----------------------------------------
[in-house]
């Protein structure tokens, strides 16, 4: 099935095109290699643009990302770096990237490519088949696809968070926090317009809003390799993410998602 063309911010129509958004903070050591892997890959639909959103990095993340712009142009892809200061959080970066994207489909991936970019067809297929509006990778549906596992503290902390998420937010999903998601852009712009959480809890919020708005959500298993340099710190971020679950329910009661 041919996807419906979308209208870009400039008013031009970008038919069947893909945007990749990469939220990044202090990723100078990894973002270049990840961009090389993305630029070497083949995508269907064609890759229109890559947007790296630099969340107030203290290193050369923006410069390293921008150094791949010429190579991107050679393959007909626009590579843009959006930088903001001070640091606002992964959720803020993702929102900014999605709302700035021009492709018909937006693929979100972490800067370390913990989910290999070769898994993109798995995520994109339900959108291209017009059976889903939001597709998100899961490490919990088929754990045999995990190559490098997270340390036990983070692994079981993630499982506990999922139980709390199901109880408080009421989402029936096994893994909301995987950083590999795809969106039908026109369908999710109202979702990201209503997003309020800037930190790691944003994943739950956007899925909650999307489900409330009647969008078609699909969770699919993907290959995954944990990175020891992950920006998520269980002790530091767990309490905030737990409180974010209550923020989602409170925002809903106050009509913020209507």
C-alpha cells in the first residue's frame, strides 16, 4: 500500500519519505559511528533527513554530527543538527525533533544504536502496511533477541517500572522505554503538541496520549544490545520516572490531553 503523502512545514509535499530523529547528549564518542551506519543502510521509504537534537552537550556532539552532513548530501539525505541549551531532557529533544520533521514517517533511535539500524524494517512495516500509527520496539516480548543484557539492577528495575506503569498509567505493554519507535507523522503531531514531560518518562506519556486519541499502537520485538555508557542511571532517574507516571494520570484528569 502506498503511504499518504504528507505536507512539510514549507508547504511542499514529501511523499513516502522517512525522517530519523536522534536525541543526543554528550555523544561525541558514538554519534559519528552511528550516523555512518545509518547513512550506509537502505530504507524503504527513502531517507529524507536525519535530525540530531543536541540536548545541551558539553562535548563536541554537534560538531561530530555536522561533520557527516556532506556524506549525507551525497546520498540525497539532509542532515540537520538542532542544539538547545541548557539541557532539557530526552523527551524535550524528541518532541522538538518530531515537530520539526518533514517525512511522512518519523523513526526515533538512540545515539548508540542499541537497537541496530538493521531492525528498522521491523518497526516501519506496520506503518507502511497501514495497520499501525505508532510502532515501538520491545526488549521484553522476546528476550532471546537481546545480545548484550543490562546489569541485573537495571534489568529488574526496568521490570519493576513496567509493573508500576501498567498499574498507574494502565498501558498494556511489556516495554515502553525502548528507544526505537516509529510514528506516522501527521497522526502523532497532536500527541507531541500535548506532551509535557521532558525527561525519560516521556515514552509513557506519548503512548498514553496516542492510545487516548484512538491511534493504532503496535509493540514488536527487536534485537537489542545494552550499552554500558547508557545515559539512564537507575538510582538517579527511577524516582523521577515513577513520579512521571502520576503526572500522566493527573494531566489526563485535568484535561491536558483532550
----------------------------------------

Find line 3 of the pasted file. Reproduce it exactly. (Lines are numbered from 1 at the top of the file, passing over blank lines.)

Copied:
C-alpha cells in the first residue's frame, strides 16, 4: 500500500519519505559511528533527513554530527543538527525533533544504536502496511533477541517500572522505554503538541496520549544490545520516572490531553 503523502512545514509535499530523529547528549564518542551506519543502510521509504537534537552537550556532539552532513548530501539525505541549551531532557529533544520533521514517517533511535539500524524494517512495516500509527520496539516480548543484557539492577528495575506503569498509567505493554519507535507523522503531531514531560518518562506519556486519541499502537520485538555508557542511571532517574507516571494520570484528569 502506498503511504499518504504528507505536507512539510514549507508547504511542499514529501511523499513516502522517512525522517530519523536522534536525541543526543554528550555523544561525541558514538554519534559519528552511528550516523555512518545509518547513512550506509537502505530504507524503504527513502531517507529524507536525519535530525540530531543536541540536548545541551558539553562535548563536541554537534560538531561530530555536522561533520557527516556532506556524506549525507551525497546520498540525497539532509542532515540537520538542532542544539538547545541548557539541557532539557530526552523527551524535550524528541518532541522538538518530531515537530520539526518533514517525512511522512518519523523513526526515533538512540545515539548508540542499541537497537541496530538493521531492525528498522521491523518497526516501519506496520506503518507502511497501514495497520499501525505508532510502532515501538520491545526488549521484553522476546528476550532471546537481546545480545548484550543490562546489569541485573537495571534489568529488574526496568521490570519493576513496567509493573508500576501498567498499574498507574494502565498501558498494556511489556516495554515502553525502548528507544526505537516509529510514528506516522501527521497522526502523532497532536500527541507531541500535548506532551509535557521532558525527561525519560516521556515514552509513557506519548503512548498514553496516542492510545487516548484512538491511534493504532503496535509493540514488536527487536534485537537489542545494552550499552554500558547508557545515559539512564537507575538510582538517579527511577524516582523521577515513577513520579512521571502520576503526572500522566493527573494531566489526563485535568484535561491536558483532550